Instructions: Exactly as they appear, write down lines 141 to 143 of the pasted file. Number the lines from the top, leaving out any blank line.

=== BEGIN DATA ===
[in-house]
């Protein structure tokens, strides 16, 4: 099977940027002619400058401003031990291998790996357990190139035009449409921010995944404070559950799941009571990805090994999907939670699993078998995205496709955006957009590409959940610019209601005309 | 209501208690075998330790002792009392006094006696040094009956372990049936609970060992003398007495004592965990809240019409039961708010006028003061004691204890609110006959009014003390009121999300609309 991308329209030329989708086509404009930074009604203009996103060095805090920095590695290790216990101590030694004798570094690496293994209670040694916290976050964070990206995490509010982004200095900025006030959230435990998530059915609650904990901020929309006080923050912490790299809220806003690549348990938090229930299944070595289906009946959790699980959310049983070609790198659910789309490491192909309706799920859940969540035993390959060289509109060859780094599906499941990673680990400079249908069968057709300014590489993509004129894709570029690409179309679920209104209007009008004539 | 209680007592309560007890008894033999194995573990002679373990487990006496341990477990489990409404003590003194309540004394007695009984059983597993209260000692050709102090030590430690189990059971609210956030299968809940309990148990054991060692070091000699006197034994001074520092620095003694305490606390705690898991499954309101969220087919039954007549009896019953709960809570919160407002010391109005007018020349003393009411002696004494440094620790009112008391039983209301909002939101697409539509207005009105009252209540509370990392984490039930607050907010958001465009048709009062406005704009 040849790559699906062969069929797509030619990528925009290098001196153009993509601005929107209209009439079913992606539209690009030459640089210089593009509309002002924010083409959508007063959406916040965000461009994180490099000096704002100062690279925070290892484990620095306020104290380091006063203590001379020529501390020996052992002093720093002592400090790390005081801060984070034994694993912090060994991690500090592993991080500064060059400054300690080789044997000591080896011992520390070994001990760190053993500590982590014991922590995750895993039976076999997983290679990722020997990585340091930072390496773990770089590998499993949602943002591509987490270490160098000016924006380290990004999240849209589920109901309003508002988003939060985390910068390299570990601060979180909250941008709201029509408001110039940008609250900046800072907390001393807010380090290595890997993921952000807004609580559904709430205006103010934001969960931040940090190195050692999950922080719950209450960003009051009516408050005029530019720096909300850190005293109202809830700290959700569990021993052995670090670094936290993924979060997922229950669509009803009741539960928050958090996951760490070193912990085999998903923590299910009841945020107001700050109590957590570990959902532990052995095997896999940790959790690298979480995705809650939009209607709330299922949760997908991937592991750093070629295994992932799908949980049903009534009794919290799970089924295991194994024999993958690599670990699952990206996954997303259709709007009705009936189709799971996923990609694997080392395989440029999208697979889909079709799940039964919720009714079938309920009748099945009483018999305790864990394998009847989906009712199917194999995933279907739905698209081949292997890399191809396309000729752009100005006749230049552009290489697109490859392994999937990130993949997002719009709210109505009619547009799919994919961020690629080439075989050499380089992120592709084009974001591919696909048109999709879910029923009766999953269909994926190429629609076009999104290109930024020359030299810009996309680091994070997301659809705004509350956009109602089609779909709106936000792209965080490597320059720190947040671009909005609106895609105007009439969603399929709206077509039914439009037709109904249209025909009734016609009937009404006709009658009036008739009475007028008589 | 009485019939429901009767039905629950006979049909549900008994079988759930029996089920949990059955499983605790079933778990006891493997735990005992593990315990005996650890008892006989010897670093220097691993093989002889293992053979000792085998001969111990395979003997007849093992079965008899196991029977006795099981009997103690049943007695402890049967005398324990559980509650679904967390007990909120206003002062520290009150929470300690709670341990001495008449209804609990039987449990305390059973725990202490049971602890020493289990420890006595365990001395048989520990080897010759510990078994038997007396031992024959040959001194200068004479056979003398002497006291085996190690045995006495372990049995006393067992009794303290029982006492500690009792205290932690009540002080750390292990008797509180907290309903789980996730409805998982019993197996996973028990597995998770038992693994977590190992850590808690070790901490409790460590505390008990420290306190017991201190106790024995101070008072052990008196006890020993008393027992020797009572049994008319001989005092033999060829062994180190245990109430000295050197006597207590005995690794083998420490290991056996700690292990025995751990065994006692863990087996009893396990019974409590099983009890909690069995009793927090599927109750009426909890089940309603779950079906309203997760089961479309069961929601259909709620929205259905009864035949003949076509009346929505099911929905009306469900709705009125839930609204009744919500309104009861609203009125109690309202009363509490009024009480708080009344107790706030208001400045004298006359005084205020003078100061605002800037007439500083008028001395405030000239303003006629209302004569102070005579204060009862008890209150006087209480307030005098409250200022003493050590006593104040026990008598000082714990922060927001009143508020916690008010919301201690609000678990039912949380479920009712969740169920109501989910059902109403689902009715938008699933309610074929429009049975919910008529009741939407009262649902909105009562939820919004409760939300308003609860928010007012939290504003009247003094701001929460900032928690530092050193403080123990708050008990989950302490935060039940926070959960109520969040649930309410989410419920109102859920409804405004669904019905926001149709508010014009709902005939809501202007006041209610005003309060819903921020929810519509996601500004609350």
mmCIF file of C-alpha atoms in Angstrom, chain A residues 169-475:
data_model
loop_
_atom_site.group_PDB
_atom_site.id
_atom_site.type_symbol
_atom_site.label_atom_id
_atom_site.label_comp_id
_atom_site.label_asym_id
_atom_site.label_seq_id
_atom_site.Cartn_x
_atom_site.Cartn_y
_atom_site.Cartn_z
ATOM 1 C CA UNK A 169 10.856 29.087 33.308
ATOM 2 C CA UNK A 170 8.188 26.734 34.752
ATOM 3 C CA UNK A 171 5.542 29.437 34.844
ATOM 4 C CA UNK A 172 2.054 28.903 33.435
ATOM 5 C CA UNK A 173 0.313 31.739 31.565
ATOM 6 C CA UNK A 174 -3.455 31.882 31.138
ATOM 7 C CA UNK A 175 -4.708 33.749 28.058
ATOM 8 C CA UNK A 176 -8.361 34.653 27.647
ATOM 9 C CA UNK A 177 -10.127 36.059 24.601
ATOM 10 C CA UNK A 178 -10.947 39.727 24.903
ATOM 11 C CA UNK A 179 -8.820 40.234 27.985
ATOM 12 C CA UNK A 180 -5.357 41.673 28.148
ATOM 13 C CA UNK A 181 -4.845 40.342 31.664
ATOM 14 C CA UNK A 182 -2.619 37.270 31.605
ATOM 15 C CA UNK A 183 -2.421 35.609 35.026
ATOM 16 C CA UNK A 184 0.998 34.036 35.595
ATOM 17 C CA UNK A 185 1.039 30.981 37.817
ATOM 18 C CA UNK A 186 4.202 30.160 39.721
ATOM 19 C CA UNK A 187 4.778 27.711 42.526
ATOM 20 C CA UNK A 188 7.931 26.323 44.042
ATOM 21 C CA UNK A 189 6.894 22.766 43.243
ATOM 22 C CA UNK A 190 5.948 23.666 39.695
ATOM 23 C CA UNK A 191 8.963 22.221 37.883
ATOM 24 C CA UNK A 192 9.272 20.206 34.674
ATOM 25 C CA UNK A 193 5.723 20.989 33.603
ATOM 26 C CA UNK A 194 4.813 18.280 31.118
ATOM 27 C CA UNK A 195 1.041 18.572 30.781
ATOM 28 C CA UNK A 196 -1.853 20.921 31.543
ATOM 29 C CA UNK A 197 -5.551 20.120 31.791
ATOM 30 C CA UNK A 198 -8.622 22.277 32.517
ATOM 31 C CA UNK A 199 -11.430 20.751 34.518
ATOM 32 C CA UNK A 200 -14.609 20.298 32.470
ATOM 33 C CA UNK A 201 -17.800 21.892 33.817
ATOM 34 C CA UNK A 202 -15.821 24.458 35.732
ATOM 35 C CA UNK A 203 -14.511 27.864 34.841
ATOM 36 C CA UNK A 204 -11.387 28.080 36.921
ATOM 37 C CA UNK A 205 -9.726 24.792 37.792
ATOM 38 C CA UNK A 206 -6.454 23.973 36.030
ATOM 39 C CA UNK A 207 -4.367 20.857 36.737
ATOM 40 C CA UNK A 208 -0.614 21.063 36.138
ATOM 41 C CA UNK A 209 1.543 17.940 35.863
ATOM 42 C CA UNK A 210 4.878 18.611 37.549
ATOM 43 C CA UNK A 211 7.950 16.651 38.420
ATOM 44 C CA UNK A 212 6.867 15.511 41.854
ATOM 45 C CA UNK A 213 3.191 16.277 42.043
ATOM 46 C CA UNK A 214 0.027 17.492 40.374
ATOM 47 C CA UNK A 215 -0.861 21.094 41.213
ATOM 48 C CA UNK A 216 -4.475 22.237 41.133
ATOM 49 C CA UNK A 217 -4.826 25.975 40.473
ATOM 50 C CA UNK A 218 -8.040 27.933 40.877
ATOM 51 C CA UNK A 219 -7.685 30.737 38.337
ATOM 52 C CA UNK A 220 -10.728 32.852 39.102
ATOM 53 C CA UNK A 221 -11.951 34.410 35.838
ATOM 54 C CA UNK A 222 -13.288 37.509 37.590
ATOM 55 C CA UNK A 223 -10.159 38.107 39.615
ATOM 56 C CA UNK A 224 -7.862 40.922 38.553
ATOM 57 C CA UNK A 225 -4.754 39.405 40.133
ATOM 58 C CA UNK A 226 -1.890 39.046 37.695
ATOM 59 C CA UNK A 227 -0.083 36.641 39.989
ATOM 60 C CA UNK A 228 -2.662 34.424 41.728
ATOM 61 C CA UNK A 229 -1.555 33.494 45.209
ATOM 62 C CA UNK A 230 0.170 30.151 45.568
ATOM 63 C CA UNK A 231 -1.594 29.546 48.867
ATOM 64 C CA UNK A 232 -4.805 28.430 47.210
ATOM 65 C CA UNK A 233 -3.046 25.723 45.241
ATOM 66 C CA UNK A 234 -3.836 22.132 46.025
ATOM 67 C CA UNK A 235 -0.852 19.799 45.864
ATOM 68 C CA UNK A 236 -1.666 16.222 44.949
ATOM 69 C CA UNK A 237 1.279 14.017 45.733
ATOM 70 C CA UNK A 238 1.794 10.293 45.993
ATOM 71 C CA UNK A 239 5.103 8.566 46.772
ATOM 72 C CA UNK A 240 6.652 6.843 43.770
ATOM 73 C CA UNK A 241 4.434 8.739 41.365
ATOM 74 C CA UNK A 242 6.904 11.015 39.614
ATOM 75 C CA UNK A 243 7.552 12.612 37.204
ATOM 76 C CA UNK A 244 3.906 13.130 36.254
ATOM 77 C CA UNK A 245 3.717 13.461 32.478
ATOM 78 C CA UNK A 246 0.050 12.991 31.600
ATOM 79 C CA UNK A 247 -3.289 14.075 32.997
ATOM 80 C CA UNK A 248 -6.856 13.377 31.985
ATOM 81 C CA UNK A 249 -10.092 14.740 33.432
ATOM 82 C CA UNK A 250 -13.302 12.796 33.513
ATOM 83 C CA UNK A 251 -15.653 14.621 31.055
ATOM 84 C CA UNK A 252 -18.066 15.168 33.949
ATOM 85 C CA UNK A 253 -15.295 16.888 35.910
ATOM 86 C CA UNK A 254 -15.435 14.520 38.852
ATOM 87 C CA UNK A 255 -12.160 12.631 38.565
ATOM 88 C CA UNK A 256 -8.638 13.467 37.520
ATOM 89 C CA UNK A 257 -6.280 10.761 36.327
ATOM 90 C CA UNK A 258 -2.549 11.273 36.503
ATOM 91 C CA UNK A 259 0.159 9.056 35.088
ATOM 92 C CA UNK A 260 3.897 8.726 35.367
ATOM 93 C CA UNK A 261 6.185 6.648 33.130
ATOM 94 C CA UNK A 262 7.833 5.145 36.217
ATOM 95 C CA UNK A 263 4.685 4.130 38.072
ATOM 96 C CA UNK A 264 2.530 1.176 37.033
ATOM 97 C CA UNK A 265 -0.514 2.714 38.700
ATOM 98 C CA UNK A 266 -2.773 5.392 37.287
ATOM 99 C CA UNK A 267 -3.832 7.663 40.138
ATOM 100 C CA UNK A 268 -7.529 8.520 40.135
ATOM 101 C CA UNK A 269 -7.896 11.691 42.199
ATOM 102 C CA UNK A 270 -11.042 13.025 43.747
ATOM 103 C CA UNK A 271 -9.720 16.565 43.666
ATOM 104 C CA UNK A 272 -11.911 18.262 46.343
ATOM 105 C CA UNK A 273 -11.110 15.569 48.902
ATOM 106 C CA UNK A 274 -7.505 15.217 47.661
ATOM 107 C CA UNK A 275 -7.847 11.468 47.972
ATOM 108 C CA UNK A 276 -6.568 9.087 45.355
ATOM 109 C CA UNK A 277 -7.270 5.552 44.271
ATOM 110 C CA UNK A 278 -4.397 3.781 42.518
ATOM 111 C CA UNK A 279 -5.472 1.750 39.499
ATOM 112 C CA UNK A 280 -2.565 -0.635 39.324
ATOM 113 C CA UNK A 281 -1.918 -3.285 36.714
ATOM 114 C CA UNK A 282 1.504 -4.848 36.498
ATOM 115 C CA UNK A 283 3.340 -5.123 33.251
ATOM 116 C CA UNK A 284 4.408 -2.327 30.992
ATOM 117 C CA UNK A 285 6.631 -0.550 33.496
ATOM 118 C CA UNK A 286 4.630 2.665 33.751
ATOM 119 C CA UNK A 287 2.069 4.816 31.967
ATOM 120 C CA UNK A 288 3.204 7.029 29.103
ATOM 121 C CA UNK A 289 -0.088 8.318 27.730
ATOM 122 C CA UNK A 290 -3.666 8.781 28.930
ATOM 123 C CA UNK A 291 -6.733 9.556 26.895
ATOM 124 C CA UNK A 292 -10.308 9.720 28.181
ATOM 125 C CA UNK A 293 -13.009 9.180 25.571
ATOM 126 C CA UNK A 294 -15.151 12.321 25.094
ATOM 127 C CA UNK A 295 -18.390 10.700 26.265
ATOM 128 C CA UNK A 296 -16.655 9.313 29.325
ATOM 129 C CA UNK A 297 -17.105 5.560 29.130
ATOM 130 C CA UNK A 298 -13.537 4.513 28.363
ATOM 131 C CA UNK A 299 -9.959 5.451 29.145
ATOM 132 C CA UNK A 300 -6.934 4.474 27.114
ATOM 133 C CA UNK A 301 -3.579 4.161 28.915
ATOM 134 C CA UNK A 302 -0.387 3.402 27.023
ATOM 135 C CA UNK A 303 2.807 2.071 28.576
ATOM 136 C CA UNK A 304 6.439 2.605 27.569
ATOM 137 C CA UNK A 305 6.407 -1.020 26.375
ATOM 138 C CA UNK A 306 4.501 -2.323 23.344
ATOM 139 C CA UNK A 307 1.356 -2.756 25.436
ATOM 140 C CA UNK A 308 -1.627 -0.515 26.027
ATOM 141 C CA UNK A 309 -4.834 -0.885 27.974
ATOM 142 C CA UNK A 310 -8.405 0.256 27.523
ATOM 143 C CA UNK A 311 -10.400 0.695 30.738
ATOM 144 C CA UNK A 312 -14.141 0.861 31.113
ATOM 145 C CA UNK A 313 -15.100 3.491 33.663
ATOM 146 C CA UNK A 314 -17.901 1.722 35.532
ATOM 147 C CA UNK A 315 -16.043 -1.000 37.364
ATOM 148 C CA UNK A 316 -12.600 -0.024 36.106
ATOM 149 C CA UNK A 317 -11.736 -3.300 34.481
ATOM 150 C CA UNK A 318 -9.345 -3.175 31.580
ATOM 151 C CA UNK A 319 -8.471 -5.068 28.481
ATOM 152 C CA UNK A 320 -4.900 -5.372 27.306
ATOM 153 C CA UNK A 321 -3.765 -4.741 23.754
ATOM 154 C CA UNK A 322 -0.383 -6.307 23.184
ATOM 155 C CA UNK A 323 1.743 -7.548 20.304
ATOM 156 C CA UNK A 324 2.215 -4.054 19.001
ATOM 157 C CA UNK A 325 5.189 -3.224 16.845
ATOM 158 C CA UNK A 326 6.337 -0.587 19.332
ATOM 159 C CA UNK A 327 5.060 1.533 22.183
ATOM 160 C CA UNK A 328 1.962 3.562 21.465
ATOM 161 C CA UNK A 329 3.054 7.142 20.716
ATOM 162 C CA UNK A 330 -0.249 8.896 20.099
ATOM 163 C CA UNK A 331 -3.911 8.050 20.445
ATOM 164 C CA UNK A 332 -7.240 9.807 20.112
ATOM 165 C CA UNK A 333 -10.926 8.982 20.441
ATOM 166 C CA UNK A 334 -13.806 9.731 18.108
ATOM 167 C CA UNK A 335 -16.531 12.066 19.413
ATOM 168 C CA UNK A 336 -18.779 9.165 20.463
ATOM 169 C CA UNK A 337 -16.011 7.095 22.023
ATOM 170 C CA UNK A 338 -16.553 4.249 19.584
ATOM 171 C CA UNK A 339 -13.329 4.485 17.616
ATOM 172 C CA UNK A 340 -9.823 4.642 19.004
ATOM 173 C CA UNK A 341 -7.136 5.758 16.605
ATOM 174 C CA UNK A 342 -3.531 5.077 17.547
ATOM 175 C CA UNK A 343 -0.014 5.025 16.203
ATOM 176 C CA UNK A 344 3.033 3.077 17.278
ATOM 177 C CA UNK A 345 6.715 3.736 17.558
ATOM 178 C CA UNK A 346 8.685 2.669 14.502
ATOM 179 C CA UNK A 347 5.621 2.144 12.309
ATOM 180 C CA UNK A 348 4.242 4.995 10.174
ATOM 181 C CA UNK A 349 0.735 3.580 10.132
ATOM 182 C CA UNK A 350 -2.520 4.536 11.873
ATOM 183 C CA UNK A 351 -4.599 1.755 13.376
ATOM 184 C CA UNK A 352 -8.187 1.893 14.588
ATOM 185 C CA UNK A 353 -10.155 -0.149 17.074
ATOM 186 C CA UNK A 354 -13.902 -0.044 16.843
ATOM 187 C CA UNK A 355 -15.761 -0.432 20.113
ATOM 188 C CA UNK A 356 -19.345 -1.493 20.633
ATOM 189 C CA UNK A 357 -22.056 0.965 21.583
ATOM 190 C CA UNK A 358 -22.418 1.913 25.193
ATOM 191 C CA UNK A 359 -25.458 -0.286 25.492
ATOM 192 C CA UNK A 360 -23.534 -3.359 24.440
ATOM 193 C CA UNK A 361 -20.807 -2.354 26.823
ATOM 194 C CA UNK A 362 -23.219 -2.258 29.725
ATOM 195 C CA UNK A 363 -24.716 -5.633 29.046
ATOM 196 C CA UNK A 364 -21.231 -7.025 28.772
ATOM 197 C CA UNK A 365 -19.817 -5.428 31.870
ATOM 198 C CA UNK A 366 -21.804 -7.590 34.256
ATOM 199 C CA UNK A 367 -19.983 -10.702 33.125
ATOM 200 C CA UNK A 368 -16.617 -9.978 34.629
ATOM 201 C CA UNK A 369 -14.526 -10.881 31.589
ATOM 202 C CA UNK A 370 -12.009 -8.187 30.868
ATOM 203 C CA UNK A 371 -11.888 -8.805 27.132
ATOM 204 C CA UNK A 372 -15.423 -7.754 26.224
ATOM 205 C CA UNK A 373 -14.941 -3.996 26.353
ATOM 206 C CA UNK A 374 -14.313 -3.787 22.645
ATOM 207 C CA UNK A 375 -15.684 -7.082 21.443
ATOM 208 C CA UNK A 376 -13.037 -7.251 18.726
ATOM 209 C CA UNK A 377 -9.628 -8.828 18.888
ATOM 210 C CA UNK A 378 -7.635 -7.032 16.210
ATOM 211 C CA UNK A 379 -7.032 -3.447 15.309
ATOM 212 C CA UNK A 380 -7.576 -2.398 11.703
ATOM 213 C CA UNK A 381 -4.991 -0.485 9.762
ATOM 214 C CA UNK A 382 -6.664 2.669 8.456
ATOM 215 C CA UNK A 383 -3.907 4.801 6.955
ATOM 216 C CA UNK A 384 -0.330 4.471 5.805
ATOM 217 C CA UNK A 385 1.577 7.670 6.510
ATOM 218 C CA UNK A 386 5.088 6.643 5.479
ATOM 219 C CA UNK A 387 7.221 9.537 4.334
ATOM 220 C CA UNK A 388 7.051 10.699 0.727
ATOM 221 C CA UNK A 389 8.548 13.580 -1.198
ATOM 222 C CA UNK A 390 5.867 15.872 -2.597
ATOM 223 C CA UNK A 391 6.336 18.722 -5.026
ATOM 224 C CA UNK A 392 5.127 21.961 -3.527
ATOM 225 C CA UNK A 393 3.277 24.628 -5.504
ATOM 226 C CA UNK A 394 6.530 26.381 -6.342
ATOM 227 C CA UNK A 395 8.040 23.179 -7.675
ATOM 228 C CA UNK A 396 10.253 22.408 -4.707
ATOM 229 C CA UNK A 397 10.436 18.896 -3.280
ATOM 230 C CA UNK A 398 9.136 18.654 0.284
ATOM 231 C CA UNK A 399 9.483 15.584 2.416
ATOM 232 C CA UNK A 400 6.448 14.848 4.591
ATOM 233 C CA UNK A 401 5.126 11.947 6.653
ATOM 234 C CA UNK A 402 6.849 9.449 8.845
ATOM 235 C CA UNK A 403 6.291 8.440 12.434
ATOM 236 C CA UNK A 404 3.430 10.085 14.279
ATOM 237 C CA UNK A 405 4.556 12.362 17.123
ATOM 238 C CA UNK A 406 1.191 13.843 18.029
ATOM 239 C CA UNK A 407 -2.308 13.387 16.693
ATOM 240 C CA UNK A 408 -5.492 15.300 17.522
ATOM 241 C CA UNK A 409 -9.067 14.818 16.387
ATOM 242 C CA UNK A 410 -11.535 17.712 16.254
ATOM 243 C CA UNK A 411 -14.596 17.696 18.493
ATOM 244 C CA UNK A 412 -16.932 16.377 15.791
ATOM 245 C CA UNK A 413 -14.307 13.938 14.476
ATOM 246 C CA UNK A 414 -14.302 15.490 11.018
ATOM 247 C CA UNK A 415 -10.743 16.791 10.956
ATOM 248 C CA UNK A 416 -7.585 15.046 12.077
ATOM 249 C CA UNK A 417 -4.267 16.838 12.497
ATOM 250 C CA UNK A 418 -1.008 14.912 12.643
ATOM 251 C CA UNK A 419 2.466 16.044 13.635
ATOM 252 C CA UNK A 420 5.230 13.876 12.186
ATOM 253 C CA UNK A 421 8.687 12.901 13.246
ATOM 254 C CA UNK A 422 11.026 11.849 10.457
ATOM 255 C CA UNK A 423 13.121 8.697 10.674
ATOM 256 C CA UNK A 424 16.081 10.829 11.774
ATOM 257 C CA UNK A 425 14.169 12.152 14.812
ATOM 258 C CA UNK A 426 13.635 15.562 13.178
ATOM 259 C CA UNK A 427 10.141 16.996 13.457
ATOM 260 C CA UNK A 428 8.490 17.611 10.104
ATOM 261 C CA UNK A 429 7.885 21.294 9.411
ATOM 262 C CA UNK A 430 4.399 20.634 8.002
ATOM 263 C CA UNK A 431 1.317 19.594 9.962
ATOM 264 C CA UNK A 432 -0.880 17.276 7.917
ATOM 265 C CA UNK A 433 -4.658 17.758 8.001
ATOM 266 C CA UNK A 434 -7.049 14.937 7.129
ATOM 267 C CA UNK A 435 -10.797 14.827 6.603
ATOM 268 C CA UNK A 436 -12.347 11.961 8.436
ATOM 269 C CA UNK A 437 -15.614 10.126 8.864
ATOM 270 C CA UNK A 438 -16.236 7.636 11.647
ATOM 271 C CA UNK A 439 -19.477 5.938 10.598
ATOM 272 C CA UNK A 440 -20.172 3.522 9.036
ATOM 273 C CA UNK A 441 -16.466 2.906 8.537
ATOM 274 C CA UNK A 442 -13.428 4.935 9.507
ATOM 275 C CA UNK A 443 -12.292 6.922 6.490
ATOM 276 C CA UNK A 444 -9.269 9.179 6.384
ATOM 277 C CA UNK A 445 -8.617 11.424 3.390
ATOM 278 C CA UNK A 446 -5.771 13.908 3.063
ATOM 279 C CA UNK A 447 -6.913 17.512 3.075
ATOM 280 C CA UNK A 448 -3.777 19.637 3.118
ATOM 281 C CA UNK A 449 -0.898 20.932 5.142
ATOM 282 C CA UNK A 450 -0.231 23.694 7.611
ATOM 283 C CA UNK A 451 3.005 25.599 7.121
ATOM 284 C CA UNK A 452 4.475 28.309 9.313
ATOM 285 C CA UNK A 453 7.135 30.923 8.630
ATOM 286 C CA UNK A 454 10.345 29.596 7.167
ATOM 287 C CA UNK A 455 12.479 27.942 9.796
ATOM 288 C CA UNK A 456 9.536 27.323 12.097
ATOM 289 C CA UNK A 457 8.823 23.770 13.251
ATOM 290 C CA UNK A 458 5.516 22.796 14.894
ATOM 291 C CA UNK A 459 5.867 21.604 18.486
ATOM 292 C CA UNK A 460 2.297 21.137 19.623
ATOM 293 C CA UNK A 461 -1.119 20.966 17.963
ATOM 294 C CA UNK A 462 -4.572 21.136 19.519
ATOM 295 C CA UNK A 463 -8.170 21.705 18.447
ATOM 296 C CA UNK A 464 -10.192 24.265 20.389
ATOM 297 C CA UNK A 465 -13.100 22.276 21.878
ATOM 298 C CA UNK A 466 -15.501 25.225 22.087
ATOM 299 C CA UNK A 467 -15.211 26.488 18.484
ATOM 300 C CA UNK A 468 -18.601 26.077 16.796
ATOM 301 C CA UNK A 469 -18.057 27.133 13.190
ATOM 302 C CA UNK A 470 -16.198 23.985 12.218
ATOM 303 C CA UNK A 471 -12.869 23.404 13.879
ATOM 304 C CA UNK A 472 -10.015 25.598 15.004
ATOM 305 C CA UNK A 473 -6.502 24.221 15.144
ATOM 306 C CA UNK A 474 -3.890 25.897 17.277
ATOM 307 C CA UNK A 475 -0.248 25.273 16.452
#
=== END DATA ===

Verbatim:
ATOM 126 C CA UNK A 294 -15.151 12.321 25.094
ATOM 127 C CA UNK A 295 -18.390 10.700 26.265
ATOM 128 C CA UNK A 296 -16.655 9.313 29.325